BEIRUT (CNS) — In the sweltering, crowded Bourj Hammoud district of Beirut, a group of children from poor Christian families have discovered a summertime oasis of joy.

The 390 children, ages 3 to 13, are participants in the Howard Karagheusian Commemorative Corporation’s day camp, funded in part by the Catholic Near East Welfare Association, a pontifical aid agency.

Held in a school, the seven-week day camp combines sports, games, art and activities such as cooking, music and dance with a mix of instruction in nutrition, hygiene, math, English and Bible study. The children also go on weekly outings to places their families normally are not able to afford.

The camp gives children an opportunity “to have new friends, to enjoy their childhood, to have these moments of fun and lovely memories within their miseries,” Serop Ohanian, the corporation’s Lebanon field director, told Catholic News Service.

There are no playgrounds or green spaces in densely populated Bourj Hammoud, often referred to as Little Armenia. Settled by Armenians who had fled the early 20th-century genocide, the area has grown into a vibrant community. However, Lebanon’s economic crisis has caused more families to slip into poverty. The district also has seen Syrian refugees resettling there.

Half of the camp participants are Lebanese Armenians and half are Syrian Armenian refugees from Aleppo, Syria. All are Christian. Armenian is the principal language spoken.

The children are nurtured and guided by 34 volunteers, most of whom are university students majoring in education, psychology and special education, specially trained by the corporation.

Volunteer Nver Bodozian, who works with 3-year-old children, is a refugee from Aleppo herself. She and her family came to Lebanon six years ago, early in Syria’s civil war. Her great-grandparents — who fled the Armenian genocide — originally settled in Aleppo.

Bodozian and her family are hoping to obtain visas to be resettled in a Western country. Meanwhile, she is studying to become a teacher at Kinder Mesrobian College in Beirut.

“We show the children love and care,” Bodozian said. “Even though I feel they have so much stress and sadness in their lives, they are so happy here.”

Bodozian and another volunteer have just completed an art activity with the preschoolers. Brilliant finger-painted butterflies, still drying, are hung across the classroom.

Next on their program is short play, retelling “The Three Little Pigs” story.

Young Migel, in the role of the wolf, “taps” on an imaginary door, making threatening “woo” sounds. His classmates, portraying little pigs, gleefully scoot around the room in feigned fright.

Later, seated at colorful child-sized tables and chairs, the youngsters prepare to eat sandwiches before recess. Bodozian leads them in a short prayer: “Thank you, God, for this day. Thank you for our food. Please help the poor.”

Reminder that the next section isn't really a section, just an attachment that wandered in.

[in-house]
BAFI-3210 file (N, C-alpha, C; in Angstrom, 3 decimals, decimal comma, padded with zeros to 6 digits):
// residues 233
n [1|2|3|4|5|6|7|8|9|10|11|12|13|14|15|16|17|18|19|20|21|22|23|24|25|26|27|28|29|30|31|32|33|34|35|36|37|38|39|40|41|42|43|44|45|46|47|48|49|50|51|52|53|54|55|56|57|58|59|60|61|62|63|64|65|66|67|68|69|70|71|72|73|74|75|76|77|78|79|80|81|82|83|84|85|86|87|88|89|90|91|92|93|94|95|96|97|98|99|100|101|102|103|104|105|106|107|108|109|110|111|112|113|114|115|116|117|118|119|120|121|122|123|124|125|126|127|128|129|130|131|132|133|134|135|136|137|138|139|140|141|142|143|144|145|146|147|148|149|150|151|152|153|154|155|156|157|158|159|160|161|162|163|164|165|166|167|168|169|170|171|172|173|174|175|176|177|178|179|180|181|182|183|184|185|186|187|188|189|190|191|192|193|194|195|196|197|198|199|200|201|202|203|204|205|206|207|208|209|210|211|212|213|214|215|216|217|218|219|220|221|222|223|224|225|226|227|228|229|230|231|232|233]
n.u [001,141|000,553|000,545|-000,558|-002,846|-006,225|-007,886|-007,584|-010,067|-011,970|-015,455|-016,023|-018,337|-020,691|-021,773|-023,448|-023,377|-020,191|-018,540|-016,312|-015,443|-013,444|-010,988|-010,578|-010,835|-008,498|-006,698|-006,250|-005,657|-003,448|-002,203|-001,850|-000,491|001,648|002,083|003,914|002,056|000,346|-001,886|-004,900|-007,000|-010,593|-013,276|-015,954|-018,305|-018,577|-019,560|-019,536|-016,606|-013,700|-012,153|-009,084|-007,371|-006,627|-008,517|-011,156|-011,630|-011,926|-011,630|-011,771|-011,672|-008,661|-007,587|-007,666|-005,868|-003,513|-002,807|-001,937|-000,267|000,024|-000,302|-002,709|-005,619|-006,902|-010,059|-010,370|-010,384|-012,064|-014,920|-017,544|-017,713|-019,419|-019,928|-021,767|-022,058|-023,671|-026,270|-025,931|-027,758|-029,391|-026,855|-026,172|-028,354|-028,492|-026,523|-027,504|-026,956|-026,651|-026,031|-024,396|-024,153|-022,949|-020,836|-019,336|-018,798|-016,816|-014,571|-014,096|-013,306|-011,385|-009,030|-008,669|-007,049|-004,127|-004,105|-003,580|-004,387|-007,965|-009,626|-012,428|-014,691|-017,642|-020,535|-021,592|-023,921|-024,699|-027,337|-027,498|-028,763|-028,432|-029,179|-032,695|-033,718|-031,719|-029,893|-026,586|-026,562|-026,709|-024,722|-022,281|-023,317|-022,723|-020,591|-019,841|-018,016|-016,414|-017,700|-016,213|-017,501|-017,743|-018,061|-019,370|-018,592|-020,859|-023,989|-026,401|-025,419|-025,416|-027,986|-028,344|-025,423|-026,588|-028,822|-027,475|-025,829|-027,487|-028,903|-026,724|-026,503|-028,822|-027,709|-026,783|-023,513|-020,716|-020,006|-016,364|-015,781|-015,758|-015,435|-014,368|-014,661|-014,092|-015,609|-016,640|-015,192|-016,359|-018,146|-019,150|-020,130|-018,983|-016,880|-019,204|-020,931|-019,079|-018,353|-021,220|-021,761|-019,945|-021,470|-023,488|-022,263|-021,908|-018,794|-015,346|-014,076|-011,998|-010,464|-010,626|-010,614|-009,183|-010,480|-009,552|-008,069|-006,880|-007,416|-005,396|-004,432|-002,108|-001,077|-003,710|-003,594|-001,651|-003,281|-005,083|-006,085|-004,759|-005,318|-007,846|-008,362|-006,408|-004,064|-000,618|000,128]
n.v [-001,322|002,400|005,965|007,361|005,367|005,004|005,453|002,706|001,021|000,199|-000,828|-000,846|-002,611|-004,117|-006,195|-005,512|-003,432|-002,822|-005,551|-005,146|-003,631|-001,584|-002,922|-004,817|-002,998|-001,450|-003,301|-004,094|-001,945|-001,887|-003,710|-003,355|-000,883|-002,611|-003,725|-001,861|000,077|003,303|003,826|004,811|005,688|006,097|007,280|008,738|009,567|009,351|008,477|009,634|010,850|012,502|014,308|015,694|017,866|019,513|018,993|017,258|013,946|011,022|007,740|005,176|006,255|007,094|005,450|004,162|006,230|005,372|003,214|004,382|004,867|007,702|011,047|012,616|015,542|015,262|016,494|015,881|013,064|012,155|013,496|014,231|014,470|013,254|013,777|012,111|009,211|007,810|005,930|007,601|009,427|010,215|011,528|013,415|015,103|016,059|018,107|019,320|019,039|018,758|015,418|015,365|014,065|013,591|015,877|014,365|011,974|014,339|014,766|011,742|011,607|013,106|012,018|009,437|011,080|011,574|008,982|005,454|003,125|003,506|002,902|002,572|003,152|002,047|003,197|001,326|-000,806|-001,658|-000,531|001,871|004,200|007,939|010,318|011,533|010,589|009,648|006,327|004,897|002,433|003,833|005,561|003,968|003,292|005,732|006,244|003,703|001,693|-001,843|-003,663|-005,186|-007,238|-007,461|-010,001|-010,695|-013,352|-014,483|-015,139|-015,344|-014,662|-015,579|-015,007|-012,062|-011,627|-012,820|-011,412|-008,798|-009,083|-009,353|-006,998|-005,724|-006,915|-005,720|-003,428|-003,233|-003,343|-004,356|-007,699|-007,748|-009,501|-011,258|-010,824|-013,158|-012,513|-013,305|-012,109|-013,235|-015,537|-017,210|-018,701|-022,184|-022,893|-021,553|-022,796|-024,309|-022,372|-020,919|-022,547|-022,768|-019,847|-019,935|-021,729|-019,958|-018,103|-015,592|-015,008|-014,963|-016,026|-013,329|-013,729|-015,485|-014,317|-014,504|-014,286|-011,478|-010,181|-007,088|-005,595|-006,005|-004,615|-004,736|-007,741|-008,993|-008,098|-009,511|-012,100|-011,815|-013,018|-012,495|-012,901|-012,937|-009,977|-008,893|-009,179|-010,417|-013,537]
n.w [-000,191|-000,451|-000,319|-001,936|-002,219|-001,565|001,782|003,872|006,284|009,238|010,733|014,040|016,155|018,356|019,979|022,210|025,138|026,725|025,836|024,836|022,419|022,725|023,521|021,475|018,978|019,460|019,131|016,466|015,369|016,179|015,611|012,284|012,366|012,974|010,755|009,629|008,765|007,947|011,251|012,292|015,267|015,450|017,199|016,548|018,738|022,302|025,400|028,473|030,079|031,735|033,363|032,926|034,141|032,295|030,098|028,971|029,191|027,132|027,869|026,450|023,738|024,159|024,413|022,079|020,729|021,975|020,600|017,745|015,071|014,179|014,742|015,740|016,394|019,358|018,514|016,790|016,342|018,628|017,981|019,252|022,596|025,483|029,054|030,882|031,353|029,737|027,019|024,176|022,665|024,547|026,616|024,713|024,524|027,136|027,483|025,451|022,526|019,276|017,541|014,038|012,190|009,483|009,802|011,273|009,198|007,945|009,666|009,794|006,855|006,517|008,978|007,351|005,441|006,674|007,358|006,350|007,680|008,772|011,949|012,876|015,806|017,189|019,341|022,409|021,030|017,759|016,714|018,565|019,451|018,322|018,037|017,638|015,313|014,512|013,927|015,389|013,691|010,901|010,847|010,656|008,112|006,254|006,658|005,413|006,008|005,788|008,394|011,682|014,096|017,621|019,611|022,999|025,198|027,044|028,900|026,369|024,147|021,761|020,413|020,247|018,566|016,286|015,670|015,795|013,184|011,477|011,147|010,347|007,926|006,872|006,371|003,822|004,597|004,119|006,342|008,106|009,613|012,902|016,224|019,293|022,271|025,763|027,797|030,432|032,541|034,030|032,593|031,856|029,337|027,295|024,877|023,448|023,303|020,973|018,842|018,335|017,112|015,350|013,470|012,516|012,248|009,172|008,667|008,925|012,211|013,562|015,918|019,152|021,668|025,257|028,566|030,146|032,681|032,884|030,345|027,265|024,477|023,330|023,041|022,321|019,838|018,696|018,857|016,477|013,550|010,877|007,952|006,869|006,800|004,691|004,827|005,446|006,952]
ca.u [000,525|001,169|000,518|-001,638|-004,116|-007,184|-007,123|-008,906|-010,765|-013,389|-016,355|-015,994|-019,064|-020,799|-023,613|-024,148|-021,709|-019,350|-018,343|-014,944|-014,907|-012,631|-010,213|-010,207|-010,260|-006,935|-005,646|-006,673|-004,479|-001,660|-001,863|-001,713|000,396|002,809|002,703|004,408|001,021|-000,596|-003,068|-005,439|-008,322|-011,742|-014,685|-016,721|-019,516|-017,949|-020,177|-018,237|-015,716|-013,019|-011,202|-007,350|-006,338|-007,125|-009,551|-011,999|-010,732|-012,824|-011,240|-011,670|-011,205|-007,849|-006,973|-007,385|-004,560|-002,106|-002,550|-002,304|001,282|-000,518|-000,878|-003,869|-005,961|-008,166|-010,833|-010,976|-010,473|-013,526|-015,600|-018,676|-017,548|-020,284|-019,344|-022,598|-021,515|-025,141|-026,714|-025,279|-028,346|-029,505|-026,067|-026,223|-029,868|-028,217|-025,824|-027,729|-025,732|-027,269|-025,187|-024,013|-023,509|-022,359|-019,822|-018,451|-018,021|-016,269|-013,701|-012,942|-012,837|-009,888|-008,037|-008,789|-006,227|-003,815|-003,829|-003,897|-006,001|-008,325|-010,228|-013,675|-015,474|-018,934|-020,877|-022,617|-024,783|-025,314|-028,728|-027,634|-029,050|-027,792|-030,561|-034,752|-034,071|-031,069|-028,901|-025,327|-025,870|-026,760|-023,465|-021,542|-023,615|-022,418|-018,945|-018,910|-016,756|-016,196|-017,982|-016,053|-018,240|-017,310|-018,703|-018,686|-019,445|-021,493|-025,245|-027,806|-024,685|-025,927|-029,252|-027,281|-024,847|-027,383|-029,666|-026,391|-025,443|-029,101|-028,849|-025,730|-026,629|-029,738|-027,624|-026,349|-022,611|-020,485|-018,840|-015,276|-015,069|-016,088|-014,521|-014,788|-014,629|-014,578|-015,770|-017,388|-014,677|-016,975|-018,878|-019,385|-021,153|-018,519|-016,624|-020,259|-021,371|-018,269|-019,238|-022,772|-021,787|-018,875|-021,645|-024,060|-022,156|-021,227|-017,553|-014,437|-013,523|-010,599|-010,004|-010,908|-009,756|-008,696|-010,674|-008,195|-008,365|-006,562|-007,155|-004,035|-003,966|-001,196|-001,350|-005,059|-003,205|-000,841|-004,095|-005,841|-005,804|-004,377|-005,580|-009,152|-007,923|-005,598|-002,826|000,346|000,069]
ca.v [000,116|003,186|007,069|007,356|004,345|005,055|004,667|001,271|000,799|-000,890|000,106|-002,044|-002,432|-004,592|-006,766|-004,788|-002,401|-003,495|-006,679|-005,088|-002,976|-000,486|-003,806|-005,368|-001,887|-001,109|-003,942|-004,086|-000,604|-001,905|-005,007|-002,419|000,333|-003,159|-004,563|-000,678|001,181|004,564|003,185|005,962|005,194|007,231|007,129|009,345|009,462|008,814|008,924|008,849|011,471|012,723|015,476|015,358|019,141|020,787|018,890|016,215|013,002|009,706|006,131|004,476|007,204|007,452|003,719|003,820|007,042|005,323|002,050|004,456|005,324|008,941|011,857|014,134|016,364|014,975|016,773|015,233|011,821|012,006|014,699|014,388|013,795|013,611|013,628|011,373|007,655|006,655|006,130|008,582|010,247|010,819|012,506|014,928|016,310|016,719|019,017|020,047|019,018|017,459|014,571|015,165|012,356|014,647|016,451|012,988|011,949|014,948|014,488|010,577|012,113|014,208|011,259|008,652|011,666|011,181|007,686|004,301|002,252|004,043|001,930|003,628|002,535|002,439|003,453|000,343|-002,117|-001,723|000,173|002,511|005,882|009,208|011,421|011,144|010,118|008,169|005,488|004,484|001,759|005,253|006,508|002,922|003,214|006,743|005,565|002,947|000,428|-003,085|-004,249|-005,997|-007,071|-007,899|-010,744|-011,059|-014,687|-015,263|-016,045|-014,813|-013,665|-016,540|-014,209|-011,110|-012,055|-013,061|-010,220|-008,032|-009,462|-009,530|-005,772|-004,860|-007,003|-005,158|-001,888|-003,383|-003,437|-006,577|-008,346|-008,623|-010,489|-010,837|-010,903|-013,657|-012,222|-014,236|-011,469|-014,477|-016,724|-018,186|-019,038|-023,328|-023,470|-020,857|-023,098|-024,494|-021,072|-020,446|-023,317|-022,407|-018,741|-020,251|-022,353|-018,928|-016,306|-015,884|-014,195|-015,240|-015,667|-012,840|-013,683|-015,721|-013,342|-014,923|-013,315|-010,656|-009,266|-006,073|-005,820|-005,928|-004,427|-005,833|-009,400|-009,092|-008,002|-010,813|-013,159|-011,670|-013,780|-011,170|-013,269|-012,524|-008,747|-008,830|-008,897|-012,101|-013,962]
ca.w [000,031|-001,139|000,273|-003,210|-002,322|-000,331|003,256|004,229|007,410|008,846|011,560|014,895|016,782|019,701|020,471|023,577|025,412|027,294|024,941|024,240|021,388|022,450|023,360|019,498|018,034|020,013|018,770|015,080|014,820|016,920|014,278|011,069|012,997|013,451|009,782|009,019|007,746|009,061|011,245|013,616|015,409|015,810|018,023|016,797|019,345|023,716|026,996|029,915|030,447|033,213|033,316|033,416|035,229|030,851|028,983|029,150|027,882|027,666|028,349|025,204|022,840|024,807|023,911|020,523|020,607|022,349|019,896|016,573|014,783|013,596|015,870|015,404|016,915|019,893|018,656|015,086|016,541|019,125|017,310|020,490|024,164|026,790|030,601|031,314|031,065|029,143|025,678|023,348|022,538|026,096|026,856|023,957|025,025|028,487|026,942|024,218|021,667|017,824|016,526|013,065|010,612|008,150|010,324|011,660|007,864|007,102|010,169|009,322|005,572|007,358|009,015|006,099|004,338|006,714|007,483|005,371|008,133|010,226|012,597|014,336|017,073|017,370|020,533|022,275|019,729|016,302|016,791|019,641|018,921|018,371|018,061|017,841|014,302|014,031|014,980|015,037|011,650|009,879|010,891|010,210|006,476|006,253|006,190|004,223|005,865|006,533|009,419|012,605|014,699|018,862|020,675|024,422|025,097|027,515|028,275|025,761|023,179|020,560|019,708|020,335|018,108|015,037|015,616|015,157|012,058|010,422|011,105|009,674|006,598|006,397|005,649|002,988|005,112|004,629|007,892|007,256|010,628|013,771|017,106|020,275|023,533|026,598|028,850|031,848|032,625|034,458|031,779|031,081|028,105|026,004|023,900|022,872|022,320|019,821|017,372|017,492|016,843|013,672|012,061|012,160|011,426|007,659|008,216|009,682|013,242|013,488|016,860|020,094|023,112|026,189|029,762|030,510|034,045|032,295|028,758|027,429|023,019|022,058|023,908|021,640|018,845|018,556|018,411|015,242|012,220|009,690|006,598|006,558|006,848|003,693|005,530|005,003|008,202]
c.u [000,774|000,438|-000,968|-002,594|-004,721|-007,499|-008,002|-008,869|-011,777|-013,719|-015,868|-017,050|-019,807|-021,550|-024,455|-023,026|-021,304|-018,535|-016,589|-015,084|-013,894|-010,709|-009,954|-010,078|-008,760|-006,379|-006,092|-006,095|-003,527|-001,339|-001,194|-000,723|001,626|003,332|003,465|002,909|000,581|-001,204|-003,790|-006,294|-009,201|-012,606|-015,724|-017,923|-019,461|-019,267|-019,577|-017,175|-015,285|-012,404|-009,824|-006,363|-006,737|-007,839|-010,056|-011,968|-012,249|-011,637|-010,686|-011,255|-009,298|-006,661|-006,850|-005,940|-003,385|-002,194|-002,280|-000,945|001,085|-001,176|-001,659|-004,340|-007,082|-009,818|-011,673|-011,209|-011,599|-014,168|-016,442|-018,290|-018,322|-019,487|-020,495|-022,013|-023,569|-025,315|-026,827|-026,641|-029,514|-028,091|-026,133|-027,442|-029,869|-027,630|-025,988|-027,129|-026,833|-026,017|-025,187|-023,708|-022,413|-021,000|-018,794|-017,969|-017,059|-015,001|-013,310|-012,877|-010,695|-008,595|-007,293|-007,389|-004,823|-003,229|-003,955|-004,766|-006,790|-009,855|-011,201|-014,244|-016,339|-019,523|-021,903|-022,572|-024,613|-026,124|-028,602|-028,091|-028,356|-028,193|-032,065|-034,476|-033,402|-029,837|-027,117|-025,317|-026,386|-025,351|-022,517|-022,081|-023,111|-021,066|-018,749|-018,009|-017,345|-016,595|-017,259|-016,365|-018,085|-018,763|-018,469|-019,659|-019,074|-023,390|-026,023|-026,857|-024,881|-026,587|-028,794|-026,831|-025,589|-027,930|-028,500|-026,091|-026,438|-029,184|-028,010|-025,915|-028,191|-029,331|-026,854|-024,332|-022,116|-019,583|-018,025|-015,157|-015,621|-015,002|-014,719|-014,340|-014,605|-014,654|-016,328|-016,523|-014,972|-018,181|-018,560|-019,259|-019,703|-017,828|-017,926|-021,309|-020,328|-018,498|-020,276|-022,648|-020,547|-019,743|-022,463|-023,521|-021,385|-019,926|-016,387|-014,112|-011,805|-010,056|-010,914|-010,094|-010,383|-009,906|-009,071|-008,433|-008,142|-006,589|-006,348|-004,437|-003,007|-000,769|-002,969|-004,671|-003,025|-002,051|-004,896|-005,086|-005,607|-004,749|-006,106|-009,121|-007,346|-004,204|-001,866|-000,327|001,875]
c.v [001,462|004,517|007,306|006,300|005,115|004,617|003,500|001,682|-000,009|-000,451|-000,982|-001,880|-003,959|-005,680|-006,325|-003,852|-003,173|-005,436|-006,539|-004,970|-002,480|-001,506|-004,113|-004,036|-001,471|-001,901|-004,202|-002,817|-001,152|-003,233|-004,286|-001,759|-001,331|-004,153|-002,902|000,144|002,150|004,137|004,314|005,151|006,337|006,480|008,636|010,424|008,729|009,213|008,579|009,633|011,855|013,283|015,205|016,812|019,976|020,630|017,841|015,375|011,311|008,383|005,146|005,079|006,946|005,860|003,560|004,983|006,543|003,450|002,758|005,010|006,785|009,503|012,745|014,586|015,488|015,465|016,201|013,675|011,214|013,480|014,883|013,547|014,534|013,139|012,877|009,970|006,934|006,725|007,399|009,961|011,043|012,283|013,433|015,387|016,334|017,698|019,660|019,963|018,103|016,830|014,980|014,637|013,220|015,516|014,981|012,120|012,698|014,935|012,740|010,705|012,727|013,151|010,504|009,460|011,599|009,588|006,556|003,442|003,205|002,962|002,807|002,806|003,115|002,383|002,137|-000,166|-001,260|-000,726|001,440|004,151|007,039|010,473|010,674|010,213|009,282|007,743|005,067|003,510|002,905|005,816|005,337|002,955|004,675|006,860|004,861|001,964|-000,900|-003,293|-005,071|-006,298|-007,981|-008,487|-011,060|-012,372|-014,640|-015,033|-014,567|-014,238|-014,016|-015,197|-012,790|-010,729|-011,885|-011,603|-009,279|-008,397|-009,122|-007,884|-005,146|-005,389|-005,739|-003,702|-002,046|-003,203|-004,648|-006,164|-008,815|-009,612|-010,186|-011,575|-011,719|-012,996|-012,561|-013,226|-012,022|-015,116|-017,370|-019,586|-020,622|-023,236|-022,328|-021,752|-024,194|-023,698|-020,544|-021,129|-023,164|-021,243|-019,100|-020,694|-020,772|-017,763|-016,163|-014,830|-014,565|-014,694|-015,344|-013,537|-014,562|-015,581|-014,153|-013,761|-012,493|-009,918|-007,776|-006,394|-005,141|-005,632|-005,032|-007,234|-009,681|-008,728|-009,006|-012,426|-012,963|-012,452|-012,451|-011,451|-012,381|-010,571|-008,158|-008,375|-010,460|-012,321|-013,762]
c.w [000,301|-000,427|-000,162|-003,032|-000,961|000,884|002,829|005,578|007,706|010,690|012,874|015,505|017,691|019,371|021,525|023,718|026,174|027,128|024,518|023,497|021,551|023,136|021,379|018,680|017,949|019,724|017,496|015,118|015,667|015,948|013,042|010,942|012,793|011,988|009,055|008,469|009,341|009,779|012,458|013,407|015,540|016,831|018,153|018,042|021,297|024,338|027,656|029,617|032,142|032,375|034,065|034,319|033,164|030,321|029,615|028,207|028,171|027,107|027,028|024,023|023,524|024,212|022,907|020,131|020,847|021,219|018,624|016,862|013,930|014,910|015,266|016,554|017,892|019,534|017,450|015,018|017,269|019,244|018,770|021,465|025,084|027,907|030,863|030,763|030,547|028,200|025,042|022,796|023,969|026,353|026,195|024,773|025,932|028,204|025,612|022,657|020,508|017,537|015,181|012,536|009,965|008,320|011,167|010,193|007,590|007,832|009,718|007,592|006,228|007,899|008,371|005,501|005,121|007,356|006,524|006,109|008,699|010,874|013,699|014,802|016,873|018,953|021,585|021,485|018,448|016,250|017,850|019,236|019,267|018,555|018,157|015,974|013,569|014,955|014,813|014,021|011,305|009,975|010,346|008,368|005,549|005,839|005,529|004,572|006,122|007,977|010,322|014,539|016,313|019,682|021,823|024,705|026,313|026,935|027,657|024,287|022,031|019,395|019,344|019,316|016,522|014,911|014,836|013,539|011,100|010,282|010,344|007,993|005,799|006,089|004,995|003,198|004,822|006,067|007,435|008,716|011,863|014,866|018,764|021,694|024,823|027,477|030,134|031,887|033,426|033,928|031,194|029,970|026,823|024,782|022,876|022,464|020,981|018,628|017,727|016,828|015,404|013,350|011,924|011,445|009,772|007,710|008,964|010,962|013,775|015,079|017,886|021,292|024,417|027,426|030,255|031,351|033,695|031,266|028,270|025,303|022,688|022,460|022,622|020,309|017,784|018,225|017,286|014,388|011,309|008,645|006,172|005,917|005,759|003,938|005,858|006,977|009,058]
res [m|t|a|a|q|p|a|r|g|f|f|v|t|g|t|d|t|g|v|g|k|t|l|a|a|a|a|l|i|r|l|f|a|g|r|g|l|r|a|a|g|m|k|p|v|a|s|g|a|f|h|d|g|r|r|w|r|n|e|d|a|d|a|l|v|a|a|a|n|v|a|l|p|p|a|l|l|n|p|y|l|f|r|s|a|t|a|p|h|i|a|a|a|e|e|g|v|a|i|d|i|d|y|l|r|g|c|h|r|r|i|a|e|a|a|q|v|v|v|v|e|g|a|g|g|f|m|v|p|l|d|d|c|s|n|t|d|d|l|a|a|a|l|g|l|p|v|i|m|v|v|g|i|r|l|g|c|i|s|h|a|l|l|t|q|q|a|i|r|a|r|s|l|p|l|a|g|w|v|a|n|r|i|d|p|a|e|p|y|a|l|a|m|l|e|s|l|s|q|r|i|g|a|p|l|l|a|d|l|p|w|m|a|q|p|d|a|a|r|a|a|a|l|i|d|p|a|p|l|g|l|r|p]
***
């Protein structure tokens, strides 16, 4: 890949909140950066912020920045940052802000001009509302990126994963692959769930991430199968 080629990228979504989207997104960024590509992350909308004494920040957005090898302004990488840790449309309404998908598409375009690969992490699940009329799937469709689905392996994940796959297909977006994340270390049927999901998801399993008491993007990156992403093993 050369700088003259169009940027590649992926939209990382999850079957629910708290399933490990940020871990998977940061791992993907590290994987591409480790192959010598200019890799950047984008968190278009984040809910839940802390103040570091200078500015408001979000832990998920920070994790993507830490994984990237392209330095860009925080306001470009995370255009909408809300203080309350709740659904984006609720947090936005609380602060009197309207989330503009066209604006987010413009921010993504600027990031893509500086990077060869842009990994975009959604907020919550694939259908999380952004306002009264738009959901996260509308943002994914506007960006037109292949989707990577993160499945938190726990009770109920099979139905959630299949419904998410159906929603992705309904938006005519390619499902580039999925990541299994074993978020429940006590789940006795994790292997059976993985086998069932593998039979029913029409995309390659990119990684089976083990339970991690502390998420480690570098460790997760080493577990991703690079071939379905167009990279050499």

“If they can have faith in God beginning at a young age, it’s everything,” Bodozian said.

“Although not a faith-based organization, we do encourage the children and their families to trust in God and live by faith,” Ohanian explained.

“We want to spread a beacon of hope within the community, within these neighborhoods and tell the children to dream big dreams, to get out from their difficulties and give them the opportunity to be a productive member within this community,” he said.

Downstairs, recess is already underway for the  7- and 8-year-olds. Balls zigzag across the outdoor courtyard, following the rhythm of the children’s joy. Some kids stroll together, chatting with arms joined. A group of girls practice dance moves.

Taking a break from shuffling a soccer ball, Kevin, 8, a refugee from Aleppo, said, “my best friends are here,” pointing to Sevag of Lebanon and Garbis, also of Aleppo.

Their teacher, Alice Majarian, 26, told CNS that she calls the trio the Three Musketeers.

Majarian recounted the camp’s first day when Kevin told his campmates that they should play nicely together. Kevin is “really organized and friendly,” Majarian said.

Sevag likewise promotes good manners to his campmates. Majarian said he frequently tells the class, “we should respect the teachers” and reminds them to say “please” and “thank you.”

Garbis, still eating his sandwich, hugs Majarian.

“When you see the children growing and blossoming before you, it’s a great satisfaction,” she said as the trio resumes playing.

The children come from “complicated” backgrounds, whether because of financial struggles in their family or from the hollowed-out existence as refugees, Majarian said.

“These children are not refugees voluntarily. It’s really difficult to be pulled away from your house, surroundings and friends, to see how your parents and neighbors suffered. Digesting all those traumas is too much for children to handle,” she said.

The corporation is a program of the Karagheusian Foundation, which was established in New York City in 1918 after the death of 14-year-old Howard Karagheusian from pneumonia. His parents resolved to establish a humanitarian mission in his memory, focusing at first on sheltering, feeding and educating orphaned children who had survived the Armenian genocide. The corporation has operated in Lebanon, Syria and Armenia for more than 95 years.

The program’s clinic in Bourj Hammoud sees 2,500 patients a month; 70 percent are Syrian refugees and 30 percent are Lebanese. Of the refugees, 60 percent are Muslim and 40 percent are Christian.

Children enrolled in the camp also receive a free medical checkup and dental care.